In recognition of the Patronal celebrations this week, I was asked to reflect on what the story of St Martin means to me and the work of The Connection. It made me think about the work we do with the ‘beggars’ of the 21st Century.
I am drawn to the story because St Martin shows the responsibility we have to care for each other. However, whilst his gesture appears on the surface to be a straightforward, practical act with an immediate benefit, it also presented me with a challenge. One could be forgiven for considering the use of his cloak to be rather short term and inadequate.
The Connection is seeing increasing numbers of people with highly complex needs. The naked beggar in the story represents many difficult, challenging situations. It is easy to see the cloak representing the services at The Connection that help people to move towards a better life.
However, to address both the presenting and underlying problems faced by the beggar requires very significant personal sacrifice, not a token gesture. St Martin didn’t give up a small part of his cloak; he shared equally.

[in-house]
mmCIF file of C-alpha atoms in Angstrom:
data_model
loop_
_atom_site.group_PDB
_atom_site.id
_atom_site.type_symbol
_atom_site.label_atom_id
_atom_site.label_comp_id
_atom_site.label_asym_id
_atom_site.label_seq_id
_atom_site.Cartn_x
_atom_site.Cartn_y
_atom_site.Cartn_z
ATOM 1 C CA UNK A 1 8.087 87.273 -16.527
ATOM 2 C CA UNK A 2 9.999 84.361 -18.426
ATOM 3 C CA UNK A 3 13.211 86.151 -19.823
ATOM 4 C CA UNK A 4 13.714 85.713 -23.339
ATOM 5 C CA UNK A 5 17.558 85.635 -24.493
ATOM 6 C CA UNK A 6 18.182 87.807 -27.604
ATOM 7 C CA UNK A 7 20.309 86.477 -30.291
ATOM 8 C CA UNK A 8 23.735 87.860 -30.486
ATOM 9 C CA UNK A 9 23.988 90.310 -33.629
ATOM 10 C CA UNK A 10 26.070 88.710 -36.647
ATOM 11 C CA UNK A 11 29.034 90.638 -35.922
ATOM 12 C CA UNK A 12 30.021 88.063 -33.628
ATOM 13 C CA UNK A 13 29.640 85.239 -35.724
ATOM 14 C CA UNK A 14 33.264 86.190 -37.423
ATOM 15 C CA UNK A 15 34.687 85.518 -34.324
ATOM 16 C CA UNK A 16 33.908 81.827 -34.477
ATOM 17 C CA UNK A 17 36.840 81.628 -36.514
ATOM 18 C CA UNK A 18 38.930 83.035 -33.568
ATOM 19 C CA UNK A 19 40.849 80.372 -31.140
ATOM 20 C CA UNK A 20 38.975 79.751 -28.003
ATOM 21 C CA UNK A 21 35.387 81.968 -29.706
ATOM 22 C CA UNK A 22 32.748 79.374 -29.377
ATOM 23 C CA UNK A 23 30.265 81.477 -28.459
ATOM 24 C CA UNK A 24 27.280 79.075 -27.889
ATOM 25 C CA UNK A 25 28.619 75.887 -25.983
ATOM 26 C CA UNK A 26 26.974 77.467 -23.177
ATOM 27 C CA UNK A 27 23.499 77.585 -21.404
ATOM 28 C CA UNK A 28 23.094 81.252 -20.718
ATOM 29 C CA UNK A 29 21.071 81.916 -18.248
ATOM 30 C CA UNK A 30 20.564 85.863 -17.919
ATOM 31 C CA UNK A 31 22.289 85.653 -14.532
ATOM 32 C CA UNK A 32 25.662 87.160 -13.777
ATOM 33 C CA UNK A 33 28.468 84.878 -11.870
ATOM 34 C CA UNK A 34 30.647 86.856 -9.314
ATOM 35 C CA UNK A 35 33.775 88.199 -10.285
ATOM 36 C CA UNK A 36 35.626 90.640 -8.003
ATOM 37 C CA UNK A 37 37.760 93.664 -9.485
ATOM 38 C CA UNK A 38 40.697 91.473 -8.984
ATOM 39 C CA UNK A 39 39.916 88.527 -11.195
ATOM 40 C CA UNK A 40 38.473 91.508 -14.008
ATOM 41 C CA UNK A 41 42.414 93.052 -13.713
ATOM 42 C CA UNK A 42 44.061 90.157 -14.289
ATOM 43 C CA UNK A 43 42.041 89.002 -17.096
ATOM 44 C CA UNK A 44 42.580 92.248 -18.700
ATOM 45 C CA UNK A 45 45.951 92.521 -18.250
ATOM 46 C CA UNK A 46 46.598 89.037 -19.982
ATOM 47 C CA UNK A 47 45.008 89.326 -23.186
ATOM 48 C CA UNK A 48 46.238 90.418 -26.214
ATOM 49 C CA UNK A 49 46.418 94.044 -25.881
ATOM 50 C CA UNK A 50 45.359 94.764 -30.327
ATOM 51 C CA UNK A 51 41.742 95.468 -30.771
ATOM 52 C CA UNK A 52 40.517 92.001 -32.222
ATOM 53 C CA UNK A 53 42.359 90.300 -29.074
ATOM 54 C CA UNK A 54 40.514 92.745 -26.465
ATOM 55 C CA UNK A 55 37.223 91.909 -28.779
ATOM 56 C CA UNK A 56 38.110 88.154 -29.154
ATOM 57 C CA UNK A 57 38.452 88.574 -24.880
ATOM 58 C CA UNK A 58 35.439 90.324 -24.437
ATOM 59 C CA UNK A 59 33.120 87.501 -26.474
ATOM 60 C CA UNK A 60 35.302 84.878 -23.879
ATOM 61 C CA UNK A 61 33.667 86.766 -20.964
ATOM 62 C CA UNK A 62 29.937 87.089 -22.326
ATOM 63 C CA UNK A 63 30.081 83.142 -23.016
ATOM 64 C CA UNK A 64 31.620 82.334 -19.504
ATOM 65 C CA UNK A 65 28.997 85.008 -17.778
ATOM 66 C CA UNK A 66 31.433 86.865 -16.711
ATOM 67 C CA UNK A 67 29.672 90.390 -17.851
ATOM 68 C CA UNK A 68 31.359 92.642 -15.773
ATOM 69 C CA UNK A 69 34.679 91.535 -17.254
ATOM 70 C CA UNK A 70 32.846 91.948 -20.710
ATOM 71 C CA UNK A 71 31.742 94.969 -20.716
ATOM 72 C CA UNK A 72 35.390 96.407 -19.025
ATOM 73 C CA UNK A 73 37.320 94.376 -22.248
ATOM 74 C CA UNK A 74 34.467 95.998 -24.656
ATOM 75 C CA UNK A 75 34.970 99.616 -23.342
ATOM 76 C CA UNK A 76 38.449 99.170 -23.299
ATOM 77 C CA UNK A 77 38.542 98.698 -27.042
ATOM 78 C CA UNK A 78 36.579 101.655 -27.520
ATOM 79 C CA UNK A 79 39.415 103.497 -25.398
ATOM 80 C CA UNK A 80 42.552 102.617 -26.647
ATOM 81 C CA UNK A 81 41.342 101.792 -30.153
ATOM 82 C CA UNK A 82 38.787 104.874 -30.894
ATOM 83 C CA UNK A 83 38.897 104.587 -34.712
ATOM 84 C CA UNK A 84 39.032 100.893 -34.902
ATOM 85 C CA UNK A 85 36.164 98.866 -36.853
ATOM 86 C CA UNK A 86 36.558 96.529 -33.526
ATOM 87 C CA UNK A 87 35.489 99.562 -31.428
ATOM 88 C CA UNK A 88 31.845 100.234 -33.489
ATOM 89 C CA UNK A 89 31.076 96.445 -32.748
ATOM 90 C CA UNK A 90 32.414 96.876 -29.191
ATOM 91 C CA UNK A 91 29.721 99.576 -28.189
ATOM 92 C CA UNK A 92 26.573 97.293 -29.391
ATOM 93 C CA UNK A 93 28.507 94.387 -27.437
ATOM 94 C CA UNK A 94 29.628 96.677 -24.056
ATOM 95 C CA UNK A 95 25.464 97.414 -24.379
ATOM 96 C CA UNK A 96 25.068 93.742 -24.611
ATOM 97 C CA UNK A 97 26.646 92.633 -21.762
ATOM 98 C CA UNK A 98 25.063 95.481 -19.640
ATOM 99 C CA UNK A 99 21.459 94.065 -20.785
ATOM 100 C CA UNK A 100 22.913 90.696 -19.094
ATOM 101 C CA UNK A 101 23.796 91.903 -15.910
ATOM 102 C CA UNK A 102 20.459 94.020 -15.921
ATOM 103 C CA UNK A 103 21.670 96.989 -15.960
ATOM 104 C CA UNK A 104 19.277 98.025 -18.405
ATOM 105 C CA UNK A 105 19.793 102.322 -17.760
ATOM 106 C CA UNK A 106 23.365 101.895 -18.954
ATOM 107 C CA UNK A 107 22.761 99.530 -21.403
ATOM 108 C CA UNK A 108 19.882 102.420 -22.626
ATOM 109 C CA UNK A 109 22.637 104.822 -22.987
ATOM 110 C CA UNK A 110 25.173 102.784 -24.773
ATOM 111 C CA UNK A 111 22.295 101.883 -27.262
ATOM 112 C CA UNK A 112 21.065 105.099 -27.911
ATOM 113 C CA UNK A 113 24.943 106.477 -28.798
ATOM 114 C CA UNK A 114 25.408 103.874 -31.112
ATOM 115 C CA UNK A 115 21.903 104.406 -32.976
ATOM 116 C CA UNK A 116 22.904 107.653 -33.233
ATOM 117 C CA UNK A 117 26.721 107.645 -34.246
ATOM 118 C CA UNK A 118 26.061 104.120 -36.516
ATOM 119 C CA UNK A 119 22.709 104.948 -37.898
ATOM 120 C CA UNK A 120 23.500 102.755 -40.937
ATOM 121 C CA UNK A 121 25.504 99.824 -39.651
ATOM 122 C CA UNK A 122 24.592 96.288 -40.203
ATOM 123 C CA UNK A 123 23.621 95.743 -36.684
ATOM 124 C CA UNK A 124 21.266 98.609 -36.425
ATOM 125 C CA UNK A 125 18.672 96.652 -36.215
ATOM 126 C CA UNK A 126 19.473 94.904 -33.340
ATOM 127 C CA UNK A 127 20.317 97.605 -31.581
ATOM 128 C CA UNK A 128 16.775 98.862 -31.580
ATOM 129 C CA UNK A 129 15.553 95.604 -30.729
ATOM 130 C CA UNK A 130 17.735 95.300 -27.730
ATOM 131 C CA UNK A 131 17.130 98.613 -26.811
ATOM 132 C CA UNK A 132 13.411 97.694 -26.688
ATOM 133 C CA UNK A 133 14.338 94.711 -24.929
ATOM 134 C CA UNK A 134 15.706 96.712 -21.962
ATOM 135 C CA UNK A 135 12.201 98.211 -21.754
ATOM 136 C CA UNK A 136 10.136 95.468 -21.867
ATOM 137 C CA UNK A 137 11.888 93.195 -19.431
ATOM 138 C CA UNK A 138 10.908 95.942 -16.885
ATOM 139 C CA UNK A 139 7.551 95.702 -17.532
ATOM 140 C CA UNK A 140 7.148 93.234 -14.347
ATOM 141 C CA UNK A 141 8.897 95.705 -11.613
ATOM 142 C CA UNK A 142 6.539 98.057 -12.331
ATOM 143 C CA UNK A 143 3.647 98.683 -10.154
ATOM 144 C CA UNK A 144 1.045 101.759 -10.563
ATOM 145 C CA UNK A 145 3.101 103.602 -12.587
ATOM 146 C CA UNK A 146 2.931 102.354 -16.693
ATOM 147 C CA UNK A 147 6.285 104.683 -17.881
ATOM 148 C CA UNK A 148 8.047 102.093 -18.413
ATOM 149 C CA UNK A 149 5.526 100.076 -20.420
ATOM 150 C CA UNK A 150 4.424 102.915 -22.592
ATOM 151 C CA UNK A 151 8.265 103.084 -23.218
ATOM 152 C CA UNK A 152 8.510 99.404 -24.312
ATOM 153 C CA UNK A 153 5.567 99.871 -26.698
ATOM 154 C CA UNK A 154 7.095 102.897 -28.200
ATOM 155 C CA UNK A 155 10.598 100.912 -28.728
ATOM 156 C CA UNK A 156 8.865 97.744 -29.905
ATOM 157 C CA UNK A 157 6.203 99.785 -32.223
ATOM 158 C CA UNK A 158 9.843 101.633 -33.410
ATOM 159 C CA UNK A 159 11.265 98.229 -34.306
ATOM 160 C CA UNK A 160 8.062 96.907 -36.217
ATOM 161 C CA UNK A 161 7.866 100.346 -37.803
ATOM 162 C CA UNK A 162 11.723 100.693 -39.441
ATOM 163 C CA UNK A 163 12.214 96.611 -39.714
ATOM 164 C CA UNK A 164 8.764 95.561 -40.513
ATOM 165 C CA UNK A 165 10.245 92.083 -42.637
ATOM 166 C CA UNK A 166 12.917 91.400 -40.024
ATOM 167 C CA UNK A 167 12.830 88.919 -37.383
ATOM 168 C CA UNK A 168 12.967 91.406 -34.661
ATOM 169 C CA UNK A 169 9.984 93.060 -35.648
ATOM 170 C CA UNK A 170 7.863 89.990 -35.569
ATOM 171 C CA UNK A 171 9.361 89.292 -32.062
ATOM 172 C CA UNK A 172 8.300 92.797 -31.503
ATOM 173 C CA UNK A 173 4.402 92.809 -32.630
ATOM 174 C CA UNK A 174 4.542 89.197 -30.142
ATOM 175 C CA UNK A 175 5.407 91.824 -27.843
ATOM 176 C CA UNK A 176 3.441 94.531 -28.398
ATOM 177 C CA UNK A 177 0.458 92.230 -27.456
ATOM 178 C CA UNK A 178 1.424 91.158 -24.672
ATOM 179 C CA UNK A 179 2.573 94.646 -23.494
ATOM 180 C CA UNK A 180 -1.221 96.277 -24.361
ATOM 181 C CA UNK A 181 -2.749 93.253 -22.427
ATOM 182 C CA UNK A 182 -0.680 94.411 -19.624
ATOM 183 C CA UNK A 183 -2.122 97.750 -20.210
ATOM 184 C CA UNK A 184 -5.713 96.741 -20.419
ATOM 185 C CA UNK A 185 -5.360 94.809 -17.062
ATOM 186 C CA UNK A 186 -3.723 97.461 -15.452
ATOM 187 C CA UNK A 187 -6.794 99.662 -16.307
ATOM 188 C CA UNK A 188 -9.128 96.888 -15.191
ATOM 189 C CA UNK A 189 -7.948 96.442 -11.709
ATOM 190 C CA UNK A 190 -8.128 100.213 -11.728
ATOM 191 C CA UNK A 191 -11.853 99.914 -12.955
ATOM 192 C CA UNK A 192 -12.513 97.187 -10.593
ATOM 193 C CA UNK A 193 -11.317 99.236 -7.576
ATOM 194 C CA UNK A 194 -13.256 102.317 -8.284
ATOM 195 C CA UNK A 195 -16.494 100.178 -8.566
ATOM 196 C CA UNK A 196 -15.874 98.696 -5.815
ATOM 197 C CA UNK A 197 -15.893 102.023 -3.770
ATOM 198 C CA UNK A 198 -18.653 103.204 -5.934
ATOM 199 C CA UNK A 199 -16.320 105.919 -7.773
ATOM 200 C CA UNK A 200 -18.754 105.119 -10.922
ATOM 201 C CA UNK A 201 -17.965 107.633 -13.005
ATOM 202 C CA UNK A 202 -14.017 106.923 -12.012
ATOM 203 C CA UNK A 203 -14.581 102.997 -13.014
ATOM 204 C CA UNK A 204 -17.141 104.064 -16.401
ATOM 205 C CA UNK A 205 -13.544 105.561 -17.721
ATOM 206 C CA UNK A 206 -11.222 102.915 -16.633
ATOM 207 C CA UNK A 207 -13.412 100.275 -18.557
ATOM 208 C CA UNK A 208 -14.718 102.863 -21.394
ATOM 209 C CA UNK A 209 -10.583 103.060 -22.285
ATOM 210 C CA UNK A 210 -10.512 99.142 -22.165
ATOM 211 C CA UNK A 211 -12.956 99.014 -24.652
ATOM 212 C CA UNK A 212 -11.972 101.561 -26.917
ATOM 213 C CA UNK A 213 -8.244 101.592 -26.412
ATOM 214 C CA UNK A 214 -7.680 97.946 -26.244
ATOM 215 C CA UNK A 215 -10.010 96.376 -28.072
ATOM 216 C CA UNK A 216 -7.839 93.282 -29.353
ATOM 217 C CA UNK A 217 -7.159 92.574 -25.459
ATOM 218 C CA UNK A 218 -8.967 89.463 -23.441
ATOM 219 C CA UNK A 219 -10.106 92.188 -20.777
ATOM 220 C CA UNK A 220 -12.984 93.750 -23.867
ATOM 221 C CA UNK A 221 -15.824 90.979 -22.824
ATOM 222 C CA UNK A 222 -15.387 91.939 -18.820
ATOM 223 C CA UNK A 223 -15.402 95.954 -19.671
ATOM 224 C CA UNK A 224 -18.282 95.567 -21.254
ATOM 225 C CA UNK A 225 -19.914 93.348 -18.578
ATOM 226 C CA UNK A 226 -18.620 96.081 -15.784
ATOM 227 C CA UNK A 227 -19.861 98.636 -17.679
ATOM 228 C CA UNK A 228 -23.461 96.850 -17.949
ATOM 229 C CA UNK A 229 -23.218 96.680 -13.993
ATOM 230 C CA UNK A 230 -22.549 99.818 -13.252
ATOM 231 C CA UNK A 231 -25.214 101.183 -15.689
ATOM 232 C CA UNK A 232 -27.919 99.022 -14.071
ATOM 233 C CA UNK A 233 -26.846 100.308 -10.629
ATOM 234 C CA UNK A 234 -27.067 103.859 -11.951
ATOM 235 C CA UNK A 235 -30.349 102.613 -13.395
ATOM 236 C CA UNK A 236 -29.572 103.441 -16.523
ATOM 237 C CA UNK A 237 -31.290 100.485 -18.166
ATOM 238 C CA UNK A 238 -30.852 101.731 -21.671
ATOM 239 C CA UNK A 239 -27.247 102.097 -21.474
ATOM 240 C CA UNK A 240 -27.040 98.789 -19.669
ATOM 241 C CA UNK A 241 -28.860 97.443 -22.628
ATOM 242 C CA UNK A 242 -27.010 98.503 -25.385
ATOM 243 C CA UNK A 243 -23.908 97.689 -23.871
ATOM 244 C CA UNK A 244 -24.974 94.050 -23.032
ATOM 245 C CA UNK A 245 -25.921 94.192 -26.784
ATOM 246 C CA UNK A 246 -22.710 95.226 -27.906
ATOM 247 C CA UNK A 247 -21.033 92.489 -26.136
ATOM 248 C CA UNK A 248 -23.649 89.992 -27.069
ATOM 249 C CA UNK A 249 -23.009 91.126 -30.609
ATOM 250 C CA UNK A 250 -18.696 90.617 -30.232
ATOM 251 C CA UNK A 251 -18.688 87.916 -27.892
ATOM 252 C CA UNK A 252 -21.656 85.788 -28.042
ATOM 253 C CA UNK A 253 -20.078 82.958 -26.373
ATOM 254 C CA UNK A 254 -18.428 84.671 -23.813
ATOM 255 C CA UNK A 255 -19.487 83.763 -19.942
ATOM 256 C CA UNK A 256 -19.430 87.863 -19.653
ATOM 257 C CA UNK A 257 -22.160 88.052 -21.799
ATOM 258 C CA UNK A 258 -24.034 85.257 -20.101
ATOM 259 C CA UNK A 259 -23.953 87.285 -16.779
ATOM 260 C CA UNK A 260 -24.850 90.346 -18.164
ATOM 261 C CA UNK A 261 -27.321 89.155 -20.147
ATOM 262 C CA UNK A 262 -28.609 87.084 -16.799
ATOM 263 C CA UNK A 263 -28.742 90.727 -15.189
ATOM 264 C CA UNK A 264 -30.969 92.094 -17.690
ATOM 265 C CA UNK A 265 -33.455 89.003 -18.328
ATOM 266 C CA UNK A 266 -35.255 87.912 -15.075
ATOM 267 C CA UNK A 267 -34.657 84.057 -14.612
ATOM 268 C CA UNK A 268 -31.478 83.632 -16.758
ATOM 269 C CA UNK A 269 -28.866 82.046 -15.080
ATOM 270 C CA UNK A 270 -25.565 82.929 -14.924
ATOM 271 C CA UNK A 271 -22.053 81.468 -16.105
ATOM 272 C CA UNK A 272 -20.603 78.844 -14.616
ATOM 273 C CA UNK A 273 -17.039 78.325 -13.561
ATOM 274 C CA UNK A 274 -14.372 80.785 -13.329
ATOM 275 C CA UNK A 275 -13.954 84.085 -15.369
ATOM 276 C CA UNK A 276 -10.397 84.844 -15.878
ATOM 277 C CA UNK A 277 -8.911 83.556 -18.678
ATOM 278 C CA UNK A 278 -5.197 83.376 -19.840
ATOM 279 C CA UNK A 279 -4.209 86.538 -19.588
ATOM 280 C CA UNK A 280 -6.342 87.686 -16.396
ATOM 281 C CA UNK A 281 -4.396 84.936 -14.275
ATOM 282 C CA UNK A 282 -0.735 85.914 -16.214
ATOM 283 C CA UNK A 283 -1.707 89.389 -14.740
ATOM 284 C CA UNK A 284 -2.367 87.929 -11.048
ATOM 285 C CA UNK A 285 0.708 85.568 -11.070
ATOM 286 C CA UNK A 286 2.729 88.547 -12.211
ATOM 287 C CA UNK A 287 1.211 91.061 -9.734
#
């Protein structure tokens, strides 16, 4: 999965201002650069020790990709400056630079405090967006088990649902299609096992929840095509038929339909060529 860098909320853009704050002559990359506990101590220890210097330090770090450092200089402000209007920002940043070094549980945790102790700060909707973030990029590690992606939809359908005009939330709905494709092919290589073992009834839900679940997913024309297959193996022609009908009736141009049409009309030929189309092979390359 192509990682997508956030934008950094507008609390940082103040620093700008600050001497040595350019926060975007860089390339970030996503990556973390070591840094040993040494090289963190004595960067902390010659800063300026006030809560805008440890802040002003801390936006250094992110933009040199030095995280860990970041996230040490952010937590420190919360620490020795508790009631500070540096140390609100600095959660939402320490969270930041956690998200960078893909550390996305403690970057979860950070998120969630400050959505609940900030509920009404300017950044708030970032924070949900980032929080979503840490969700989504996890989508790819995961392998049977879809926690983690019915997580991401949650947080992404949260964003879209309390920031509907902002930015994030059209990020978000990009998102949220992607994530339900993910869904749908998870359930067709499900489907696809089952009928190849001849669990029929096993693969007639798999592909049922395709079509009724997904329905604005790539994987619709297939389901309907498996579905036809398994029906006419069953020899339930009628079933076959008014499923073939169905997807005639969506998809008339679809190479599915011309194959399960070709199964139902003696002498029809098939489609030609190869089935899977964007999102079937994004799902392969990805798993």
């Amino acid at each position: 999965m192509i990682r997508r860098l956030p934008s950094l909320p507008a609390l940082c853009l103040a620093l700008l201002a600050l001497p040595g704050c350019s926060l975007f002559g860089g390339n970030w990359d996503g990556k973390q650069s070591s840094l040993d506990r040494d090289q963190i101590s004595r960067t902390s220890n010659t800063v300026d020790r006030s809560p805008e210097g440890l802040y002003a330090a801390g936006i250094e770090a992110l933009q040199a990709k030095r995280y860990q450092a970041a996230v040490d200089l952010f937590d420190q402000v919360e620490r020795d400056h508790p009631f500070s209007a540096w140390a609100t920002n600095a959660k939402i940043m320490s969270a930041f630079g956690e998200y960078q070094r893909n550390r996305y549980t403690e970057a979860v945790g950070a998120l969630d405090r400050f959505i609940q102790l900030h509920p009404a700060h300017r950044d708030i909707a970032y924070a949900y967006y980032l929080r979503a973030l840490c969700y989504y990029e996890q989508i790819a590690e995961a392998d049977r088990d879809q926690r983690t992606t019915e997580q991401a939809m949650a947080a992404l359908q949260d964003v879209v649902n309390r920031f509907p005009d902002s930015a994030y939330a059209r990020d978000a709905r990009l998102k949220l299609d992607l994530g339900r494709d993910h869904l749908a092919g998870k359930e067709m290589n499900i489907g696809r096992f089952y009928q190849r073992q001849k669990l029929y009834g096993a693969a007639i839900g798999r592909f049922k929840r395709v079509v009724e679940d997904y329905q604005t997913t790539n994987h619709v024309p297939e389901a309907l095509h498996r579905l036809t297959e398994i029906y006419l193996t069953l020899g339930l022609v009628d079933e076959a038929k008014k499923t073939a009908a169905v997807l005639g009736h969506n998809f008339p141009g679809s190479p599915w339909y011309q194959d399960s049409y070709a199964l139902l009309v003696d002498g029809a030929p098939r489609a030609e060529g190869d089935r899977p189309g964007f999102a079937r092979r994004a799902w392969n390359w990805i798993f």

If overcoming such deep social injustice as we witness every day at The Connection was a simple as providing practical support in the way the story might at first indicate, we’d have clothed, housed, healed and trained all the naked beggars across Europe by now.
How much of my cloak am I, or you prepared to give? How much personal inconvenience and challenge would you tolerate when presented with the dilemmas and conundrums the naked beggar might bring? The story opens out the question of the individual cost we might be prepared bear to achieve a more socially just, equal world.